A caged bird in spring knows quite well that he may serve some end. He is well aware that there is something to be done. But what is it? He cannot quite remember. But then he gets a vague inkling and he says to himself, “The others are building their nests and hatching their young and bringing them up,” and then he bangs his head against the bars of the cage. But the cage does not give way and the bird is maddened by anguish.
“What an idler,” says another bird passing by.
"What an idler."
Yet the prisoner lives and does not die.
There are no outward signs of what passes within him.
A certain man resembles this idle bird, prevented by circumstances and imprisoned in, I do not know what, horrible, most  horrible cage.
He appears as one who is doing well,
one who is quite cheerful in the sunshine...

But then the season of the great migration arrives,
bringing attacks of melancholy.
"He has everything he needs,"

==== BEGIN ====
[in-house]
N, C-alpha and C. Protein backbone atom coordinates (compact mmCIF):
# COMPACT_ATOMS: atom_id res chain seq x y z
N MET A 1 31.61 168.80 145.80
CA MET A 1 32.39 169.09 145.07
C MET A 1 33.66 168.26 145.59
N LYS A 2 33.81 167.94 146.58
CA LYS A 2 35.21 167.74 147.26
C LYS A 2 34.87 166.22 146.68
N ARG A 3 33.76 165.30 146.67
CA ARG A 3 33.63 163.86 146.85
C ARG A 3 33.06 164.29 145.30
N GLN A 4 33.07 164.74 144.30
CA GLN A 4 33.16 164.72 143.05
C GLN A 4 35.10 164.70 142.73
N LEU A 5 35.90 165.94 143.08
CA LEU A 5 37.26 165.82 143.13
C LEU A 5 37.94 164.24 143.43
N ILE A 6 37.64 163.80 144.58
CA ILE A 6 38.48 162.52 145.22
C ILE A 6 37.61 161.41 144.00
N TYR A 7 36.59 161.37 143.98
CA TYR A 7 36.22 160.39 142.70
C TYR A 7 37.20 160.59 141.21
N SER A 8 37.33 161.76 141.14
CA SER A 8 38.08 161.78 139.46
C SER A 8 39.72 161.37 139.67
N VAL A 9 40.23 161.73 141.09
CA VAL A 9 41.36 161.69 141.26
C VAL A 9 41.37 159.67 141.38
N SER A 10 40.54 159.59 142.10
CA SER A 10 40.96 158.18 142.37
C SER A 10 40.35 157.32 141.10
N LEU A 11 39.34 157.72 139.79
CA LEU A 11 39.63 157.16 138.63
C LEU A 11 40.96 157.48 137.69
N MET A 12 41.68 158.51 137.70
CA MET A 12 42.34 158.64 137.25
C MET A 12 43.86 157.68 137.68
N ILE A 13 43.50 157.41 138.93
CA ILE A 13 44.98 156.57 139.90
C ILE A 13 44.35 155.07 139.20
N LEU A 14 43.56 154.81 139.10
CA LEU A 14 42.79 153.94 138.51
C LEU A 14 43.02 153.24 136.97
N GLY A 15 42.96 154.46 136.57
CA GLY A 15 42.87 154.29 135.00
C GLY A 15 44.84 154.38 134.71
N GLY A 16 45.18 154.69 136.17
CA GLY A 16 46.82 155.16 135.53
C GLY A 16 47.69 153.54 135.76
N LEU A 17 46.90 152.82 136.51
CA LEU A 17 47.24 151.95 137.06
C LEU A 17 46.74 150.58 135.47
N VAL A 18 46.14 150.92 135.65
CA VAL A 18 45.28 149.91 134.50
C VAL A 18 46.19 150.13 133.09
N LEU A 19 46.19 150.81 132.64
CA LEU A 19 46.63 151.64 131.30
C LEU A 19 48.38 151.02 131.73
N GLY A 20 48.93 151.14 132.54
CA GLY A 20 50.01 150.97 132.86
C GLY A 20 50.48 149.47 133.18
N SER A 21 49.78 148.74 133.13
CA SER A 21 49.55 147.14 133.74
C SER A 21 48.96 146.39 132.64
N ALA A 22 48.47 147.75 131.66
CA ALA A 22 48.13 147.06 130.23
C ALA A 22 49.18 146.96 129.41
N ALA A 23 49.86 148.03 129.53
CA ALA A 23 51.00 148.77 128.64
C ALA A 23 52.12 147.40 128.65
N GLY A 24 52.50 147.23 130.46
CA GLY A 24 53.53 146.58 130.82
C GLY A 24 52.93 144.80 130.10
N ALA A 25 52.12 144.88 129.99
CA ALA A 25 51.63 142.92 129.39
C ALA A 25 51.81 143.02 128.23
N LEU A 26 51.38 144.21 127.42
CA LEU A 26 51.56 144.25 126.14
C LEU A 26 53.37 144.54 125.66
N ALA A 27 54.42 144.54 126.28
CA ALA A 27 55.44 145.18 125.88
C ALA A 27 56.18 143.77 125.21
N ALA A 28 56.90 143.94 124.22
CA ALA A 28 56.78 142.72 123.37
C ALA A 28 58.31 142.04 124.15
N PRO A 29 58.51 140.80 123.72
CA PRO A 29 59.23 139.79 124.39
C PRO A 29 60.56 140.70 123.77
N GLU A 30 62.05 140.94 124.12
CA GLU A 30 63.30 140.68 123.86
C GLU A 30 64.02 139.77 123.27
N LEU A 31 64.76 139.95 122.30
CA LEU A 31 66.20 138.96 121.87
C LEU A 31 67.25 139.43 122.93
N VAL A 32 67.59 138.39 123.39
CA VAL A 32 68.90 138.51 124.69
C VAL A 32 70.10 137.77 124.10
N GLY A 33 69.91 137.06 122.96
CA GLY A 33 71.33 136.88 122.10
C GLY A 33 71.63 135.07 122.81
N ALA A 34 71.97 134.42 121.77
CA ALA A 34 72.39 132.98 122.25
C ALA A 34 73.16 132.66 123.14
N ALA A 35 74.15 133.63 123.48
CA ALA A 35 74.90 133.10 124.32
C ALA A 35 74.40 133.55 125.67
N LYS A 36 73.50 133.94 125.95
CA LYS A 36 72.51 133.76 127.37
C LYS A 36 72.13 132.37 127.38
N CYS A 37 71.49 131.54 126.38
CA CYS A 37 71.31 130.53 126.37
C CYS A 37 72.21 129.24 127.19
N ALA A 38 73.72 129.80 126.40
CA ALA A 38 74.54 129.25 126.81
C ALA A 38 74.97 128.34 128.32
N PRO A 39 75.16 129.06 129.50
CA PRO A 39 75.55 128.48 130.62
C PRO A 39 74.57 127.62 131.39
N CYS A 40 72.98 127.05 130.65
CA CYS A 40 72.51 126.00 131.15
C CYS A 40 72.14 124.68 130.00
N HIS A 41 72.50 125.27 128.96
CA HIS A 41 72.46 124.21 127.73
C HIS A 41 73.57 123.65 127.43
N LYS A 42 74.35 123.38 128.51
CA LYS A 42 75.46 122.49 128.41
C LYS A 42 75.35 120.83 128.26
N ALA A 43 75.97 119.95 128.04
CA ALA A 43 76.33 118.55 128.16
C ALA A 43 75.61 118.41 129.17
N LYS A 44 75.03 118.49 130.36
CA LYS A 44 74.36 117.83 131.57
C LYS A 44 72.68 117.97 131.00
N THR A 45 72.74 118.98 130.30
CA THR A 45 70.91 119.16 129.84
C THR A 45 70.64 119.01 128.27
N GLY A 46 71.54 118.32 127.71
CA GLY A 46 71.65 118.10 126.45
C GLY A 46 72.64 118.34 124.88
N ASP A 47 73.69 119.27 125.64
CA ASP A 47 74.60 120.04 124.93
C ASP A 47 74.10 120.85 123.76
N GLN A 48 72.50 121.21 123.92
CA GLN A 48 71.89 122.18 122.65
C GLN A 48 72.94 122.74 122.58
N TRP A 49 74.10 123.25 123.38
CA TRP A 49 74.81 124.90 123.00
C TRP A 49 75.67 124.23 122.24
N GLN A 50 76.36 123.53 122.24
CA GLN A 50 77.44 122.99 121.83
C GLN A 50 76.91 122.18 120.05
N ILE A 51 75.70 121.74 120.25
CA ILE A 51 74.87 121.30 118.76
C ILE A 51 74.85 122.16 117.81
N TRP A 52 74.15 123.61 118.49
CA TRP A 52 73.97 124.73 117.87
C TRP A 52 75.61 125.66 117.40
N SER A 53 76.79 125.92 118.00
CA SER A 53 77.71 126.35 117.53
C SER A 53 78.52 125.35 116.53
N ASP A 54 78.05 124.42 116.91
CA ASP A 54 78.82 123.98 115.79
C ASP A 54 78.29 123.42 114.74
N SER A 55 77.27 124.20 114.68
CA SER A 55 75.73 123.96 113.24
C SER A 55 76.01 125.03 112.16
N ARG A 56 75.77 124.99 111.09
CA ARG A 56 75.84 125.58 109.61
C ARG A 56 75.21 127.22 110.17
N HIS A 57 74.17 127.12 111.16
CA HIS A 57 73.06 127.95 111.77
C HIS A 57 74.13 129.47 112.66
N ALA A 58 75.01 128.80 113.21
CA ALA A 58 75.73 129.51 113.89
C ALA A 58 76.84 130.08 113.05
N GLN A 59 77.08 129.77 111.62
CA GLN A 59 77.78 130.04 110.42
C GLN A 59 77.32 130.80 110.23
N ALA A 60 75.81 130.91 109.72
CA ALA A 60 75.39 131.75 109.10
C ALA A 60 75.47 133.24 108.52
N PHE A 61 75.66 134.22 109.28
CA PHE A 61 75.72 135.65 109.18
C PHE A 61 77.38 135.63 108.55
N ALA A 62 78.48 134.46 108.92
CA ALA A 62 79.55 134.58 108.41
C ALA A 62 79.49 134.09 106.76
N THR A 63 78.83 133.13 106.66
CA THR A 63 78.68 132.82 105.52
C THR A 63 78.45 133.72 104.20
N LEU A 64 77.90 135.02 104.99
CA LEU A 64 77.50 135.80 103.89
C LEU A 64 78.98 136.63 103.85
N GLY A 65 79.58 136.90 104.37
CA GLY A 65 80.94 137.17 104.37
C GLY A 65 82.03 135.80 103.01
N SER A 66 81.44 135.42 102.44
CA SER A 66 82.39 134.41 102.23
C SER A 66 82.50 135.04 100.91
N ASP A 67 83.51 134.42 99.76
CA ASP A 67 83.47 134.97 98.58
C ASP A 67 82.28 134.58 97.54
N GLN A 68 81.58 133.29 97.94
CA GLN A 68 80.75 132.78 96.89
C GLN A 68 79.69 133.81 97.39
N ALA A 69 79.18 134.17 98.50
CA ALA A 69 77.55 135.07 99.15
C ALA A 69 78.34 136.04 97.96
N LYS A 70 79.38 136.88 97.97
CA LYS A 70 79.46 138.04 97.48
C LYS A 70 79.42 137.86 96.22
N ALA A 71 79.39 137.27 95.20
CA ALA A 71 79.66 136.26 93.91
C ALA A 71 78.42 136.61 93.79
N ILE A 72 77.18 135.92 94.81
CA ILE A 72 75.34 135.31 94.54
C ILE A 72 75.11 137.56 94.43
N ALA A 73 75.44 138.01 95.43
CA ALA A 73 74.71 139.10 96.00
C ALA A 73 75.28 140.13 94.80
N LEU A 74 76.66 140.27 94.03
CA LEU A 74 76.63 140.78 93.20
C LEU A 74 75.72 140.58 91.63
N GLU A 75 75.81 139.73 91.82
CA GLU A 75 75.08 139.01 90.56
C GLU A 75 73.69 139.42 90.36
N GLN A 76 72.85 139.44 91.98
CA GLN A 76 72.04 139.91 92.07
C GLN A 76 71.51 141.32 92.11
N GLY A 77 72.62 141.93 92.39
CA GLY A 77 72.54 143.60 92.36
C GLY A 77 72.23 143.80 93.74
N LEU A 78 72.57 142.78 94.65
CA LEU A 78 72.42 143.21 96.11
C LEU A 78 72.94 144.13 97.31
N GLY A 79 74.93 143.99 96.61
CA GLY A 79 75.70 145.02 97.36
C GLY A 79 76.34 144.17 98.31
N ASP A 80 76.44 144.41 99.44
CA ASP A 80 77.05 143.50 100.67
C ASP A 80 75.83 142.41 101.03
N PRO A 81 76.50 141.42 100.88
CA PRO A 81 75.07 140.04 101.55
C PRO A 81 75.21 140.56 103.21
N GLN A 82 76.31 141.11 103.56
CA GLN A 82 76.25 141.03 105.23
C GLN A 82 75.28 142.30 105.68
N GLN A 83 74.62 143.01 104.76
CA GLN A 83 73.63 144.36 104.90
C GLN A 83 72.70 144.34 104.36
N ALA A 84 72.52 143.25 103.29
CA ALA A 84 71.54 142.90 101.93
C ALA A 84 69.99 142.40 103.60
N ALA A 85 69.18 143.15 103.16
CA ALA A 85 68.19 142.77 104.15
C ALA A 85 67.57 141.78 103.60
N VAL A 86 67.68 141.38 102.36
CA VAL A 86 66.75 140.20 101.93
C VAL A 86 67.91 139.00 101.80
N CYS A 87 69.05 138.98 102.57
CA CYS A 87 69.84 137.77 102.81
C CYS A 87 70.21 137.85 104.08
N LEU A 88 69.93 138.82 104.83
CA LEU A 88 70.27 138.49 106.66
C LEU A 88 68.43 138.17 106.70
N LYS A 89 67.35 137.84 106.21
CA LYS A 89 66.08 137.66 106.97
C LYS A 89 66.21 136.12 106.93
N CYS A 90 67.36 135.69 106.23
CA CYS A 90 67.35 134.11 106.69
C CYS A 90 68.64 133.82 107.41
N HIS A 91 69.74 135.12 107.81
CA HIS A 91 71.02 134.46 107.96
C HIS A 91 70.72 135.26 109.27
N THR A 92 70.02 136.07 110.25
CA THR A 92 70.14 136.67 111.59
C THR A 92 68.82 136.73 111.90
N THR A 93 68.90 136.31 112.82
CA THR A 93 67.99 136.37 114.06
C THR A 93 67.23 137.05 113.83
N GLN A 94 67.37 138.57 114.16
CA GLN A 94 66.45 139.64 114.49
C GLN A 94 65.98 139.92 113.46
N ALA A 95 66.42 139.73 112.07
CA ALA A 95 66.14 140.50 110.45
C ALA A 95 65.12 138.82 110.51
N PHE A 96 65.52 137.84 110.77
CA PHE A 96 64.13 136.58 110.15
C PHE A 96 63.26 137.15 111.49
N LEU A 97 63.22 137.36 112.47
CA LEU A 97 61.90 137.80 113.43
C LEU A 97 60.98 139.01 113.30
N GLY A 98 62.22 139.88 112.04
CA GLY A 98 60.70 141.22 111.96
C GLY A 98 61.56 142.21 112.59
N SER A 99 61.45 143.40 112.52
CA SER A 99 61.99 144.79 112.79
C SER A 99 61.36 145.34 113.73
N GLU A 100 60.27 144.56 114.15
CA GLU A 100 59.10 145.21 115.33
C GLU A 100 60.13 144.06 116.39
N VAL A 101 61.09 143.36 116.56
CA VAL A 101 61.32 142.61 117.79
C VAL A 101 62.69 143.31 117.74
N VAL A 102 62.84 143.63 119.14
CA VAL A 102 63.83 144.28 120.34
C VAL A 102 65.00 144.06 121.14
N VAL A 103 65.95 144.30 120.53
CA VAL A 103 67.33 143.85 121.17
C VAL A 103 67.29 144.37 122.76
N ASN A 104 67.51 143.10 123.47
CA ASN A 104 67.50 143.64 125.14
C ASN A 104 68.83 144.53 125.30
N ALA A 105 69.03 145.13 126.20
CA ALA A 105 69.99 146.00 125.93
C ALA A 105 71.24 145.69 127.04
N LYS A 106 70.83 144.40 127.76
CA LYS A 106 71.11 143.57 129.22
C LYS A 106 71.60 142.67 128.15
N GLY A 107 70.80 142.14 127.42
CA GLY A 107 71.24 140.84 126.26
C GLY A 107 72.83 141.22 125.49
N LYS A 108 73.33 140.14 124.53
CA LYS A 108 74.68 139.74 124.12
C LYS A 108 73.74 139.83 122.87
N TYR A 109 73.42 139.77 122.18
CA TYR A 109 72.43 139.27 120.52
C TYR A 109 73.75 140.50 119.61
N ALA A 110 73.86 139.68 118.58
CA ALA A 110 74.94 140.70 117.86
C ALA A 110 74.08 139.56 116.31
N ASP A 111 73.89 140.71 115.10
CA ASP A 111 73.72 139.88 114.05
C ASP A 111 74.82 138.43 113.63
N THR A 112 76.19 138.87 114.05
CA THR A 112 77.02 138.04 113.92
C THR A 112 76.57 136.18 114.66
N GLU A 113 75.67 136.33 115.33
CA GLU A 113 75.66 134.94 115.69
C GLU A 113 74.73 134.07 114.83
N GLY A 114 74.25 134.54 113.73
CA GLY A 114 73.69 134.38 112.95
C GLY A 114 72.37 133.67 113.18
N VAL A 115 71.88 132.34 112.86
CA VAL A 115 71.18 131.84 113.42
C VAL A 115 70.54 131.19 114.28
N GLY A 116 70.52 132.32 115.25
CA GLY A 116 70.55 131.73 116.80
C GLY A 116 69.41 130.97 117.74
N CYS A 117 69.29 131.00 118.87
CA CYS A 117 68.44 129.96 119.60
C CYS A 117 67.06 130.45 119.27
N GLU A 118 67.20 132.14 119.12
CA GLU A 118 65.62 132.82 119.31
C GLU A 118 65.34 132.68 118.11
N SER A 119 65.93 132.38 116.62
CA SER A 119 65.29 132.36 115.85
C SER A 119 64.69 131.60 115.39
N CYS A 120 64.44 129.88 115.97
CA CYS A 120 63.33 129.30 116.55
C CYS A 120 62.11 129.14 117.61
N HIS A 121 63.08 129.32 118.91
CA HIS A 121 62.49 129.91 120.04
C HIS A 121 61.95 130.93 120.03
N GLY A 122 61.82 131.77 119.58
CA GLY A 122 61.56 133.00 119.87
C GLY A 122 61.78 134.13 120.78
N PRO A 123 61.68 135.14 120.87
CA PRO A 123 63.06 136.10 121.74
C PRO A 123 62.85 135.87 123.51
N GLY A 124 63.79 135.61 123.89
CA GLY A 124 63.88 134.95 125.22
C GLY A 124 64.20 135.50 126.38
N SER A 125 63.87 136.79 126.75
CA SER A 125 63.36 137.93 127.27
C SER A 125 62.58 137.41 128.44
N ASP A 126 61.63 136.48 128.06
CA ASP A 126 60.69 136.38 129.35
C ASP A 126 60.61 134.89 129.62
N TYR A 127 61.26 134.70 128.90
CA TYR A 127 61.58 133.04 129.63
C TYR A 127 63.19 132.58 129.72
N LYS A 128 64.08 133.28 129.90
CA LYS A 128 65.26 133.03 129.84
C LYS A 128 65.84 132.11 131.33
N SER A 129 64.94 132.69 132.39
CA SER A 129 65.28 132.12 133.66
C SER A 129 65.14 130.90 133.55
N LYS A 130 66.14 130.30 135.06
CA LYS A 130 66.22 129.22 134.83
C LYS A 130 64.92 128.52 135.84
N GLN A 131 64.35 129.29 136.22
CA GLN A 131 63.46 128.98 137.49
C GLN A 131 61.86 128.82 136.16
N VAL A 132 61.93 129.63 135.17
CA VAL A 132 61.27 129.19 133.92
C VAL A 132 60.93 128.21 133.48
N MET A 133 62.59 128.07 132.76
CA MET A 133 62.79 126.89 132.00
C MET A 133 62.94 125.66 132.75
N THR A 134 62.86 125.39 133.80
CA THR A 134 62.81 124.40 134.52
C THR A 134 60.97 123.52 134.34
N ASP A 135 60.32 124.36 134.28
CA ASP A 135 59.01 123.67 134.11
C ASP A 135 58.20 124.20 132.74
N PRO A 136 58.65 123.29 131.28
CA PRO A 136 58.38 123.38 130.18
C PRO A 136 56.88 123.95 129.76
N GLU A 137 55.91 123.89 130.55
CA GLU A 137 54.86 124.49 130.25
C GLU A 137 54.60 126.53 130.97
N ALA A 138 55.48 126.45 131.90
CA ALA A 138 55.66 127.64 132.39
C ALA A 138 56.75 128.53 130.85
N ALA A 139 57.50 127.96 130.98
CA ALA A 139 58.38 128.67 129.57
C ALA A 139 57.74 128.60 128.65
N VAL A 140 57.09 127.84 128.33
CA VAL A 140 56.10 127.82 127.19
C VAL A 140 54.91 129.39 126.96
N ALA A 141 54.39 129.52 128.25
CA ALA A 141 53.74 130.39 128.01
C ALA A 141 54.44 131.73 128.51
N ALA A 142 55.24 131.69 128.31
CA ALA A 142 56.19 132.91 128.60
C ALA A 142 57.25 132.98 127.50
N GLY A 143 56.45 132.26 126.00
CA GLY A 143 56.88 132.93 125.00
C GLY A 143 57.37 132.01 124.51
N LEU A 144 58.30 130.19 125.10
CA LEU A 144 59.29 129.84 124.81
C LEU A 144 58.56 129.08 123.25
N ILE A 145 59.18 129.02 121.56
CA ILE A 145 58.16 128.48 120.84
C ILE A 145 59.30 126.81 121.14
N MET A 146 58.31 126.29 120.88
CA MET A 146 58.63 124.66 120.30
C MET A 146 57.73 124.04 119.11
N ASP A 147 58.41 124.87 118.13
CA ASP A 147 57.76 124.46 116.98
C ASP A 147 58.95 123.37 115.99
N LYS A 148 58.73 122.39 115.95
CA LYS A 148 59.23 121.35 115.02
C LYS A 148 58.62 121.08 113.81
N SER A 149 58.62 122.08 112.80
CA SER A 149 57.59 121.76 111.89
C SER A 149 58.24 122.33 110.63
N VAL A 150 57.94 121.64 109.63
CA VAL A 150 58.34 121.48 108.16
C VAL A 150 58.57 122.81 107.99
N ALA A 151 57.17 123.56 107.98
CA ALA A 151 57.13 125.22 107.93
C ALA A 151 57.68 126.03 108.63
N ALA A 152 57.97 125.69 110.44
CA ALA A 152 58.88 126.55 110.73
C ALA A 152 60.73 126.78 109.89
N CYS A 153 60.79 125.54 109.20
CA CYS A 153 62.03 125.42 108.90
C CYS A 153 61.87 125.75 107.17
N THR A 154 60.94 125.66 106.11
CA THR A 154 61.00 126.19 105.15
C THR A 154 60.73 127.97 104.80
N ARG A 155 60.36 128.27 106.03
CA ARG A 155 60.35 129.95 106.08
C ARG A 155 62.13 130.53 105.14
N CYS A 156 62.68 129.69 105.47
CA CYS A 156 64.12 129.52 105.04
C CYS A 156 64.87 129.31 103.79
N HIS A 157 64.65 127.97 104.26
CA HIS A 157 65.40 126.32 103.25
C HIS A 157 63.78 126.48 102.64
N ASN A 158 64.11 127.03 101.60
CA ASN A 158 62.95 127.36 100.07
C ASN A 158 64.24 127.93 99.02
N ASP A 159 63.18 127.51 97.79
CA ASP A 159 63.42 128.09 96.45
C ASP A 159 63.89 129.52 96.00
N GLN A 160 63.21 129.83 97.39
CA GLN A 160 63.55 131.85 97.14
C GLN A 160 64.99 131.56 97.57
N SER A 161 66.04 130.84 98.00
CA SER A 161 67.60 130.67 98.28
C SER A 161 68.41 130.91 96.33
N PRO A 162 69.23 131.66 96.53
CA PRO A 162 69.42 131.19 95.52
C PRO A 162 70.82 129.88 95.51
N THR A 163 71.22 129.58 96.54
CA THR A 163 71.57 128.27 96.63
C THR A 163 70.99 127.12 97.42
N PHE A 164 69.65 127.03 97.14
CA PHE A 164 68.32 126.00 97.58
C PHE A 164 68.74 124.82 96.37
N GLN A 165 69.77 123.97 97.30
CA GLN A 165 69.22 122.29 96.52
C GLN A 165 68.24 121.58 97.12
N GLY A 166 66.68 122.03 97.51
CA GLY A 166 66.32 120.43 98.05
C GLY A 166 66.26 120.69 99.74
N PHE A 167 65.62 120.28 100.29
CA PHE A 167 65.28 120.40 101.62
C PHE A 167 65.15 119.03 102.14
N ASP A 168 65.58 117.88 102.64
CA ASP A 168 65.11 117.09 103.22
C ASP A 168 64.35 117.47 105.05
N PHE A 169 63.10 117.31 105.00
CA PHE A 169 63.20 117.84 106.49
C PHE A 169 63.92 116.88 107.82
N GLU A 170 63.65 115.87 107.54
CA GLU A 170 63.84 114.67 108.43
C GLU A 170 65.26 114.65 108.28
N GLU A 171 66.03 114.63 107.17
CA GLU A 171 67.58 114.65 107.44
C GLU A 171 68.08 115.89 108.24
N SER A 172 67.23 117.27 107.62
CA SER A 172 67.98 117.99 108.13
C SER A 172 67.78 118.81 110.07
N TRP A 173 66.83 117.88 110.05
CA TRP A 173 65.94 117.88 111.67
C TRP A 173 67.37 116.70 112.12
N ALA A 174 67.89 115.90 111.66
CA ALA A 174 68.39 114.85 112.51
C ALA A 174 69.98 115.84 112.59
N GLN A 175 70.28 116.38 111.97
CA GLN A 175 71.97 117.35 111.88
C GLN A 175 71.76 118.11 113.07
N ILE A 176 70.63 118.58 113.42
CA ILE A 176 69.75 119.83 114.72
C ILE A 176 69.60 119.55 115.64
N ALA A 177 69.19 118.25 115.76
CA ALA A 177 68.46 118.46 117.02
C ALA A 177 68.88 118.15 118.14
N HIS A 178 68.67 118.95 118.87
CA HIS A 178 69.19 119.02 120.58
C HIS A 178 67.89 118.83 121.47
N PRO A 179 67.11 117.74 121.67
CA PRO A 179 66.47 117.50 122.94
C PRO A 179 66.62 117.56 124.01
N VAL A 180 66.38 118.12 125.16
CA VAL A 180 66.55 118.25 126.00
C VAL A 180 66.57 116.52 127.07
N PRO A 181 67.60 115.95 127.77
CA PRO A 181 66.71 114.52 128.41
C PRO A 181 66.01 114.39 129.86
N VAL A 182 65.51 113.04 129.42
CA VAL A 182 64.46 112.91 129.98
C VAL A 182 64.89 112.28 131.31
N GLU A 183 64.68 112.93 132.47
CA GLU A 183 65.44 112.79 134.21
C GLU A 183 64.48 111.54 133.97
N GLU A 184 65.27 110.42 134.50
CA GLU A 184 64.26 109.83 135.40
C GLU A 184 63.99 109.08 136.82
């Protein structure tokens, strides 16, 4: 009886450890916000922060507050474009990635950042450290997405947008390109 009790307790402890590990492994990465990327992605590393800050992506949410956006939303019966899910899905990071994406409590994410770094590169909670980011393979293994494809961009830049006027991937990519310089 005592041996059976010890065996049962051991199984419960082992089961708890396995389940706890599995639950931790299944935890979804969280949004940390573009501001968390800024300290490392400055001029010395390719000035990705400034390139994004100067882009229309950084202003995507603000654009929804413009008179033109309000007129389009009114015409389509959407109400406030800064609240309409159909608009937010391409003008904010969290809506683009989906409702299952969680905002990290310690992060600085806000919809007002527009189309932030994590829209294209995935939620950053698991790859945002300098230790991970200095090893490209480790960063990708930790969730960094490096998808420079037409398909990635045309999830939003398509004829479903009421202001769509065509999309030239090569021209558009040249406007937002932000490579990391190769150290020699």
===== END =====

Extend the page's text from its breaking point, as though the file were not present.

say the children who tend him in his cage--
as he looks through the bars at the overcast sky,
where a thunderstorm is gathering.
And in his heart of hearts,
he rebels against his fate...

One cannot always tell what keeps us confined,
what immures us, what seems to bury us.
And yet one can feel those elusive bars, railings, walls.
Is all this illusion, imagination?
I don't think so.
And one cries out, "My, God! is it for long,  for eternity?"
Do you know what makes the prison disappear? Deep, genuine affection. Friends, brothers, love, that is what opens the prison with supreme power, by some magic force. Without these one stays dead.
Where sympathy is renewed, life is restored.
-Vincent Van Gogh-

We all feel the need to understand our place in life...our purpose.
Without this sense of direction, we remain helpless captives.
-Wheat Field With Crows-
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